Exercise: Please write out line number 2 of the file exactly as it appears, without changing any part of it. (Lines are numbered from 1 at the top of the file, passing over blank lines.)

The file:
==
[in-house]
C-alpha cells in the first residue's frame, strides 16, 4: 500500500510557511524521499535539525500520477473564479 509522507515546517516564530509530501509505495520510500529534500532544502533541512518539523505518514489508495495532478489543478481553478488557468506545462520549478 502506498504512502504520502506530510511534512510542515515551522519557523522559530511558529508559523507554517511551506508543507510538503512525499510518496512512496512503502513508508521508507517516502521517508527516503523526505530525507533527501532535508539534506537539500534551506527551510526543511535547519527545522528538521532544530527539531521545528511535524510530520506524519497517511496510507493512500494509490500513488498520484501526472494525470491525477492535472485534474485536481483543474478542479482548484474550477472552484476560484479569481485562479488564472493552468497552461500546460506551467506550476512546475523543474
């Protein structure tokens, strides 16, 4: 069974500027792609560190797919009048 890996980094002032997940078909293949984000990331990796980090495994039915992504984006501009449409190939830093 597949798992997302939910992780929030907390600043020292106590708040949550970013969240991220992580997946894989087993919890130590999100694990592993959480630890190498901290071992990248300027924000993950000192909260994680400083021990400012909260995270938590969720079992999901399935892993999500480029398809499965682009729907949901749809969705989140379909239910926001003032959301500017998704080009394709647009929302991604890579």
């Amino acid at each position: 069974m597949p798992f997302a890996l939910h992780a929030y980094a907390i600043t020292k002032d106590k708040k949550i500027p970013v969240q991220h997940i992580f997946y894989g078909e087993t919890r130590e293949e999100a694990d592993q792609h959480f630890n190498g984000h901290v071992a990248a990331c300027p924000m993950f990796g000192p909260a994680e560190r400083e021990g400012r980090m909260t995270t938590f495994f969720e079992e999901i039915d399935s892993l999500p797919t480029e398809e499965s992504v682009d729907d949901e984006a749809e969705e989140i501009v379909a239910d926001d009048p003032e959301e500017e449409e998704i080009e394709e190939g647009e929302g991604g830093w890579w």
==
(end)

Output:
C-alpha cells in the first residue's frame, strides 16, 4: 500500500510557511524521499535539525500520477473564479 509522507515546517516564530509530501509505495520510500529534500532544502533541512518539523505518514489508495495532478489543478481553478488557468506545462520549478 502506498504512502504520502506530510511534512510542515515551522519557523522559530511558529508559523507554517511551506508543507510538503512525499510518496512512496512503502513508508521508507517516502521517508527516503523526505530525507533527501532535508539534506537539500534551506527551510526543511535547519527545522528538521532544530527539531521545528511535524510530520506524519497517511496510507493512500494509490500513488498520484501526472494525470491525477492535472485534474485536481483543474478542479482548484474550477472552484476560484479569481485562479488564472493552468497552461500546460506551467506550476512546475523543474